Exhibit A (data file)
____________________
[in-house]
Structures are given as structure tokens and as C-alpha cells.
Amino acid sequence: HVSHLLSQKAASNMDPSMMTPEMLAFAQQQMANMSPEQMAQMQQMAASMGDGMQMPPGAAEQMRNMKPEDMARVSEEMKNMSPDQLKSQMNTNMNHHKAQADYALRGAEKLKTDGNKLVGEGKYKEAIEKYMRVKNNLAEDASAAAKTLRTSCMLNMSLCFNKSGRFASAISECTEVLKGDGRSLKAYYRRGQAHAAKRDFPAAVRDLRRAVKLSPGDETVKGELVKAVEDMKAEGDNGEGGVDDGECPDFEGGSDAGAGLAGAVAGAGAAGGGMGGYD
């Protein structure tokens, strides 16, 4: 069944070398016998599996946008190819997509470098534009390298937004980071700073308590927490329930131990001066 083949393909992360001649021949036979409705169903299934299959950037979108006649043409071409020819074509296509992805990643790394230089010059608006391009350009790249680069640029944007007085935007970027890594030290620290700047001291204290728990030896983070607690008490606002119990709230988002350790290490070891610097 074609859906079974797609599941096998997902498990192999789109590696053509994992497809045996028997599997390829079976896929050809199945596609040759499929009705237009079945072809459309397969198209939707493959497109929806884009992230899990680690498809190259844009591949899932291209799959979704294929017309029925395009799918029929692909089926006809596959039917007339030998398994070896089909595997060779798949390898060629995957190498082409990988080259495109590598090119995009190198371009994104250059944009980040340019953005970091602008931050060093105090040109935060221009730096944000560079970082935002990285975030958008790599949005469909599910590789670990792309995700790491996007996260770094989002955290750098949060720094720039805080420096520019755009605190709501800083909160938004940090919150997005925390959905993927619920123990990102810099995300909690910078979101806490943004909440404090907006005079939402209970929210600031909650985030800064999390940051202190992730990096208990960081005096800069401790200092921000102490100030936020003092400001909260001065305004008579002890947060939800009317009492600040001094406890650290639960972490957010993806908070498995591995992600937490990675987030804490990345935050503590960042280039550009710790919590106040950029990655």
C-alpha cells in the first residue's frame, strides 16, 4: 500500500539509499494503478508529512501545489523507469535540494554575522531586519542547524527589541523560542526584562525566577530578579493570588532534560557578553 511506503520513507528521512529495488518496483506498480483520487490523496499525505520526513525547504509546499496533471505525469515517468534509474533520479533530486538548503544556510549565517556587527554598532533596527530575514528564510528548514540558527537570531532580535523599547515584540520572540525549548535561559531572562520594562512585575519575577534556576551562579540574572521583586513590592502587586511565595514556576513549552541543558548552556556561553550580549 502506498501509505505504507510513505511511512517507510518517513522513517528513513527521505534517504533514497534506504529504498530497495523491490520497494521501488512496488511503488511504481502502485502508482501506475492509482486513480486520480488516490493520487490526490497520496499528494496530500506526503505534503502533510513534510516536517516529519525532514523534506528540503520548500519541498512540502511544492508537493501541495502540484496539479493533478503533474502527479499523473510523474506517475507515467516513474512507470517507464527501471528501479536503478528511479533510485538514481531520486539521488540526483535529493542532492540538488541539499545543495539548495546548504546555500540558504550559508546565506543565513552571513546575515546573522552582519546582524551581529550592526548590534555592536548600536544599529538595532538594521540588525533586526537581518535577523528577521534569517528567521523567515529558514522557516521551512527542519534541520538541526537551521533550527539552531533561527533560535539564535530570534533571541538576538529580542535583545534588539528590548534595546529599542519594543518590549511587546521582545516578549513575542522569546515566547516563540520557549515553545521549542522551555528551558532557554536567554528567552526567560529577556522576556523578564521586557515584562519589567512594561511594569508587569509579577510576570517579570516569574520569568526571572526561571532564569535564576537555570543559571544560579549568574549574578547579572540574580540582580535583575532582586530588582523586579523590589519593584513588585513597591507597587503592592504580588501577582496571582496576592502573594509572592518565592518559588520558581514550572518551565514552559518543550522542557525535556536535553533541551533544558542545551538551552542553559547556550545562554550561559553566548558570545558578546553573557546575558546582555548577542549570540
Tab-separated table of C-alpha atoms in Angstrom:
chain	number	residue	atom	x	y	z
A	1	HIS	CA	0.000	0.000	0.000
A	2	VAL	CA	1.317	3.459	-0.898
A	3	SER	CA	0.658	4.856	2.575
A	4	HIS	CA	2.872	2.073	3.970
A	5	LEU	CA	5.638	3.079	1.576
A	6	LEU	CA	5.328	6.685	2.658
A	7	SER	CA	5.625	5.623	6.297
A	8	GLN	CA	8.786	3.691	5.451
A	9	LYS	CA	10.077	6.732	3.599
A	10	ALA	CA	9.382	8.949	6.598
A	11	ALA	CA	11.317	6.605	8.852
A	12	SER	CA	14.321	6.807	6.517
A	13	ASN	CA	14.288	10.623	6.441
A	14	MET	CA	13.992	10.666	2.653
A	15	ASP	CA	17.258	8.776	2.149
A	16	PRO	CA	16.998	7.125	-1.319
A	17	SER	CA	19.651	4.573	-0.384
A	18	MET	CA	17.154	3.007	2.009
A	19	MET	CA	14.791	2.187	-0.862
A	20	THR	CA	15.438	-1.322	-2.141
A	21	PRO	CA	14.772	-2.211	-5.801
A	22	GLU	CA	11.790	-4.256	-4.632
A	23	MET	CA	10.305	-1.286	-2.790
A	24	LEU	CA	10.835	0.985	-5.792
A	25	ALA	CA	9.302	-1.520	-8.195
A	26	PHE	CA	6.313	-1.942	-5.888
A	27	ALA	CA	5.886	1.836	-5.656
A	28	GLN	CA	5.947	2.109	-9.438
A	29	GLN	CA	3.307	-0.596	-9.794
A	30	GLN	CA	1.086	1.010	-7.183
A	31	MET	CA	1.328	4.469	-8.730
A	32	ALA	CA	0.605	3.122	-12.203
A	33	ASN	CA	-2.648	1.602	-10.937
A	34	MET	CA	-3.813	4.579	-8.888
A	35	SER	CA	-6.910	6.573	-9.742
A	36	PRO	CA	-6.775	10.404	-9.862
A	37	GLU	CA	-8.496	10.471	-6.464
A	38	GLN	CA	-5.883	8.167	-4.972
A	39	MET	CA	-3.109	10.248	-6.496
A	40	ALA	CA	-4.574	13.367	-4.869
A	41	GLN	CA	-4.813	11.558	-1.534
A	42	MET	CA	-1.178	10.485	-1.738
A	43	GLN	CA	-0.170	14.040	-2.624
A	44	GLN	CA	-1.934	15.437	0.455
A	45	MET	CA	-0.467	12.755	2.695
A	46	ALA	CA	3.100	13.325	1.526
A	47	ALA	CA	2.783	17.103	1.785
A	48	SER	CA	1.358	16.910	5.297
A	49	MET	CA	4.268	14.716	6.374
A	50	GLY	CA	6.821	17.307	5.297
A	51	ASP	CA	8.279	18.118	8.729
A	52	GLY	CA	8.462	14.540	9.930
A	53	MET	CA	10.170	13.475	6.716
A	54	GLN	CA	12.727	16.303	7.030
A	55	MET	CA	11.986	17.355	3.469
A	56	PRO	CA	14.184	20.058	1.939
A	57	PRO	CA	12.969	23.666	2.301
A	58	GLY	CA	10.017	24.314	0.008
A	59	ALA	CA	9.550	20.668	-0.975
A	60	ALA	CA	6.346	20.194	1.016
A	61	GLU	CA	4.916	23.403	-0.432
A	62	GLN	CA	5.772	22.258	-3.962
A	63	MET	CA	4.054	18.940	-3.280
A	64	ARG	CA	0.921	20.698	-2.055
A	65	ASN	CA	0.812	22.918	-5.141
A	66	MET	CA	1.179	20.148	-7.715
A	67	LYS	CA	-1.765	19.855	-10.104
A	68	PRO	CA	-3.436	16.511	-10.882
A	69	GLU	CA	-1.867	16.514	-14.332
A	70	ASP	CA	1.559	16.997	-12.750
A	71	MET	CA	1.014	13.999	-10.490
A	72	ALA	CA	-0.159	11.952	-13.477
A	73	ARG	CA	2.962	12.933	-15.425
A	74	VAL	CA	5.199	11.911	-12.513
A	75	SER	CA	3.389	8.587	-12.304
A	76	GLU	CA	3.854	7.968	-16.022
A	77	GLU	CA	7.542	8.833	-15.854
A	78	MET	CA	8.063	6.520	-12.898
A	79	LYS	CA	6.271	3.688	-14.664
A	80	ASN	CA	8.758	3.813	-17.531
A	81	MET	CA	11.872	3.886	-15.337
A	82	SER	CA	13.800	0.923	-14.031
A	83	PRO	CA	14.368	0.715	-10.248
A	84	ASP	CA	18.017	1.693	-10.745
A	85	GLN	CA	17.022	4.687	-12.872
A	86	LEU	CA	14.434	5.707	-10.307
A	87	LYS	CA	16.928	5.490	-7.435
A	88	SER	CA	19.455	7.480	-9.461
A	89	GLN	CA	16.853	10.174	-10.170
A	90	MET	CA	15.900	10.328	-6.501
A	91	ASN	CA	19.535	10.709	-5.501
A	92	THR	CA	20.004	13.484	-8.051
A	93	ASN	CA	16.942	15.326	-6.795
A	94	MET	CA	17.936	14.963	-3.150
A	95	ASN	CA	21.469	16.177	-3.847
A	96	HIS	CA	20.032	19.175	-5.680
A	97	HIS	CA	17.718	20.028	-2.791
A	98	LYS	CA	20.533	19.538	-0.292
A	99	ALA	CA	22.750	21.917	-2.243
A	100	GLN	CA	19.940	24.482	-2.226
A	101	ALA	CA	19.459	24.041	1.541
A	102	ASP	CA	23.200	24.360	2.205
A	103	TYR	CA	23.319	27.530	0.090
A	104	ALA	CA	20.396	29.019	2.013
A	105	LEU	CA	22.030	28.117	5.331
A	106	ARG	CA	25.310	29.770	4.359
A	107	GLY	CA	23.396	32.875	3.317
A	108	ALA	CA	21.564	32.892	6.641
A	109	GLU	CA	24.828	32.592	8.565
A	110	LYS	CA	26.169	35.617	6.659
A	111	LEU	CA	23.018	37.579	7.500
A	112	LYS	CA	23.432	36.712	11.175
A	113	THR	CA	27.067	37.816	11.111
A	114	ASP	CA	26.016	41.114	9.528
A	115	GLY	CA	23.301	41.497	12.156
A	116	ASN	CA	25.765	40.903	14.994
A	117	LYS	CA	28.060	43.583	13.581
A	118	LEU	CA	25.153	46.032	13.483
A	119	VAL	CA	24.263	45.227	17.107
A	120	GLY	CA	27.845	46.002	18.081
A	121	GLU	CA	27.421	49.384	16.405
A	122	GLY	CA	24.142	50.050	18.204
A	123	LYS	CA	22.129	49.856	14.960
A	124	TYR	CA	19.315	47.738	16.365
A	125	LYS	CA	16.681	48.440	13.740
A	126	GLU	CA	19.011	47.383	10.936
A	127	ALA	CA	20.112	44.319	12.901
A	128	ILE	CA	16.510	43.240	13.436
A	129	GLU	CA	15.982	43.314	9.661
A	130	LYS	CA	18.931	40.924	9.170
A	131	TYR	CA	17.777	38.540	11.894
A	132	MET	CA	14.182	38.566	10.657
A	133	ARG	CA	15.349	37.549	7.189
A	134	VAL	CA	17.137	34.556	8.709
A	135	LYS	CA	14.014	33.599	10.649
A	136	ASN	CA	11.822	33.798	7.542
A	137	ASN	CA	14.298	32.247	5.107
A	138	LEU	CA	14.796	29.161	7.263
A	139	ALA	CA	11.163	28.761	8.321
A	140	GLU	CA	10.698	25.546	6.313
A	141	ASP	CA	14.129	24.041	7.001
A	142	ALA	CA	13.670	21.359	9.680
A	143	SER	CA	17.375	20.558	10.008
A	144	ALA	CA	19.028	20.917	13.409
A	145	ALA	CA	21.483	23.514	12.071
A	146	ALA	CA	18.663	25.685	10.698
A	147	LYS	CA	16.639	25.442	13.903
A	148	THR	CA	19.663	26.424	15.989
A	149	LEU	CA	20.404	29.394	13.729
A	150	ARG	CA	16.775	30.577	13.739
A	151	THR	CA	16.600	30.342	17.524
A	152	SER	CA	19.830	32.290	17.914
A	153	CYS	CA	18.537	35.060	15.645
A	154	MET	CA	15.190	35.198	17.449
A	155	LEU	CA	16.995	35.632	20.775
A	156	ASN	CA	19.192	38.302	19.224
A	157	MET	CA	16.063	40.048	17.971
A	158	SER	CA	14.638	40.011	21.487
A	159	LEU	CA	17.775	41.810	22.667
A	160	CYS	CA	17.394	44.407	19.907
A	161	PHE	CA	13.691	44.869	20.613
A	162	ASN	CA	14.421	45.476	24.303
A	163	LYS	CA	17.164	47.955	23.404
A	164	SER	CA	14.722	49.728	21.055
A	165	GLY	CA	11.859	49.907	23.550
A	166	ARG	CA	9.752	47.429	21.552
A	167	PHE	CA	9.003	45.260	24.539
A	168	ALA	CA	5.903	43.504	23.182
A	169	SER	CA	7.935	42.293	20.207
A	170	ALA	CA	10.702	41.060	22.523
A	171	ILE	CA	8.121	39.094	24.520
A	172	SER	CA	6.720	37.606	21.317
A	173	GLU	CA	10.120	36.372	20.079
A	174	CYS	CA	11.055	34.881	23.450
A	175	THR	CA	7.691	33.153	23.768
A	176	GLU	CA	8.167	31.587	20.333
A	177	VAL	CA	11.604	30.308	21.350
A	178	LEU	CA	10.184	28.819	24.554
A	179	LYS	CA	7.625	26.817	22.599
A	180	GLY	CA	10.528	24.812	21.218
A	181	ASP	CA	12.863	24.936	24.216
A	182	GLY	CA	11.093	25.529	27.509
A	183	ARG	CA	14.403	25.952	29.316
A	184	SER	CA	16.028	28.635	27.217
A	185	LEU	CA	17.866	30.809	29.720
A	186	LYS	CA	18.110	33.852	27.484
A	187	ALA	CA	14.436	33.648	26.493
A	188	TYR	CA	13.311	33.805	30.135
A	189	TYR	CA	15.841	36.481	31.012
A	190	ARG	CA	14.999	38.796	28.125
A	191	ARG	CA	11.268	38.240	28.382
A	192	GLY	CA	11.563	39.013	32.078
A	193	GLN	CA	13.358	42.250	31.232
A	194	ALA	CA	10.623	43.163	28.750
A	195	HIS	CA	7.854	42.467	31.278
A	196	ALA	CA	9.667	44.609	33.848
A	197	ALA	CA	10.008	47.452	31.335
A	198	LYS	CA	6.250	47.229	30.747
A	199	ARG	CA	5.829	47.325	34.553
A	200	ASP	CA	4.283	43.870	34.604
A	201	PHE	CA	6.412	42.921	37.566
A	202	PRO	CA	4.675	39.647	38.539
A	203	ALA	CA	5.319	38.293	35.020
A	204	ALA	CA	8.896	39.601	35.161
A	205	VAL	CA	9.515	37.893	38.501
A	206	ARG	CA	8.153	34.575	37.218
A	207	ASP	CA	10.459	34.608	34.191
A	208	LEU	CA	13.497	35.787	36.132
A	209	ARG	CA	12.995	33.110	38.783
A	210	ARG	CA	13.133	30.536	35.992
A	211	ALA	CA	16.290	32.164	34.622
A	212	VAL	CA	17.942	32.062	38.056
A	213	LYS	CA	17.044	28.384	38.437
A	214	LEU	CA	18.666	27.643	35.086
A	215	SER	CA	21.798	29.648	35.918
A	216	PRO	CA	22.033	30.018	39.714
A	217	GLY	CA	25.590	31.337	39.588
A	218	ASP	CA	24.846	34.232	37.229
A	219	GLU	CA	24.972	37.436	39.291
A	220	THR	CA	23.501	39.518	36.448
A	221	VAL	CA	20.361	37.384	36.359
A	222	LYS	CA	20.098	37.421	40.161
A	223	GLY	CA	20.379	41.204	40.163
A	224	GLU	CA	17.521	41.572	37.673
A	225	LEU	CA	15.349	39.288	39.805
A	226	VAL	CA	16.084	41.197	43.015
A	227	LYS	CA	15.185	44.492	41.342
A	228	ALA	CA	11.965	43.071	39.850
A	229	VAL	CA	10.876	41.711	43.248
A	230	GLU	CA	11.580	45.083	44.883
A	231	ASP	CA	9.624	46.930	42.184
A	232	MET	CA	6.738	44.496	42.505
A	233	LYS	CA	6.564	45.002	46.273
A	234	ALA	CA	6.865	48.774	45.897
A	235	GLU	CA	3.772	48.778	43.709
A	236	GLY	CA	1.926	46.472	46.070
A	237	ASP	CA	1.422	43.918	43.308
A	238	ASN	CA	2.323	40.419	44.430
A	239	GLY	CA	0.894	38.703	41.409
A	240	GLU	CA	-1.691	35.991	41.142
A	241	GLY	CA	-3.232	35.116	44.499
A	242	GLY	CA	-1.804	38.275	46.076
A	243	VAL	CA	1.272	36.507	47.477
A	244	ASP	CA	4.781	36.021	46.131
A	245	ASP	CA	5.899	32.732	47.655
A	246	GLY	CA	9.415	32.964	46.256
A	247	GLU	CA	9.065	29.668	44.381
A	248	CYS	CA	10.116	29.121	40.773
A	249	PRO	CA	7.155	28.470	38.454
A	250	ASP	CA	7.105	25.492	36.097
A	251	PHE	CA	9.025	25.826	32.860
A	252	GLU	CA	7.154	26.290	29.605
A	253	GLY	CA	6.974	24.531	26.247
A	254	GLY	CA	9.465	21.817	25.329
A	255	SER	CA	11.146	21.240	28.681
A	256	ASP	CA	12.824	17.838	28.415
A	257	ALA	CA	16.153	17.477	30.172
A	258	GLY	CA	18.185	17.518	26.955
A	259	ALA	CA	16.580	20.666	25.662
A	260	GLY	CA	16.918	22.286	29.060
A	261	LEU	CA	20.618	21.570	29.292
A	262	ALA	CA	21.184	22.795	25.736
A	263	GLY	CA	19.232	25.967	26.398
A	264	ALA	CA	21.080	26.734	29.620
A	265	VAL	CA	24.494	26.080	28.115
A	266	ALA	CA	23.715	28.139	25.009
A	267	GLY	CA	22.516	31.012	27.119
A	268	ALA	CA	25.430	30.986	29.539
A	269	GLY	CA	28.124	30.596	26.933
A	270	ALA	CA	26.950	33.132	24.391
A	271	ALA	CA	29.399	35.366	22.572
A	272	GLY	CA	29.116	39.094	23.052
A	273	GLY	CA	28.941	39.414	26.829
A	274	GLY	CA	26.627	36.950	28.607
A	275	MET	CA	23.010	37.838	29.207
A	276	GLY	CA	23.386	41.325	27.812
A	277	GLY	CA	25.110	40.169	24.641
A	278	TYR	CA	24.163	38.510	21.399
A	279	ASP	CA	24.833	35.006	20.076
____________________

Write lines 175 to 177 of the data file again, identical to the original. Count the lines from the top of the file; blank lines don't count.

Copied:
A	168	ALA	CA	5.903	43.504	23.182
A	169	SER	CA	7.935	42.293	20.207
A	170	ALA	CA	10.702	41.060	22.523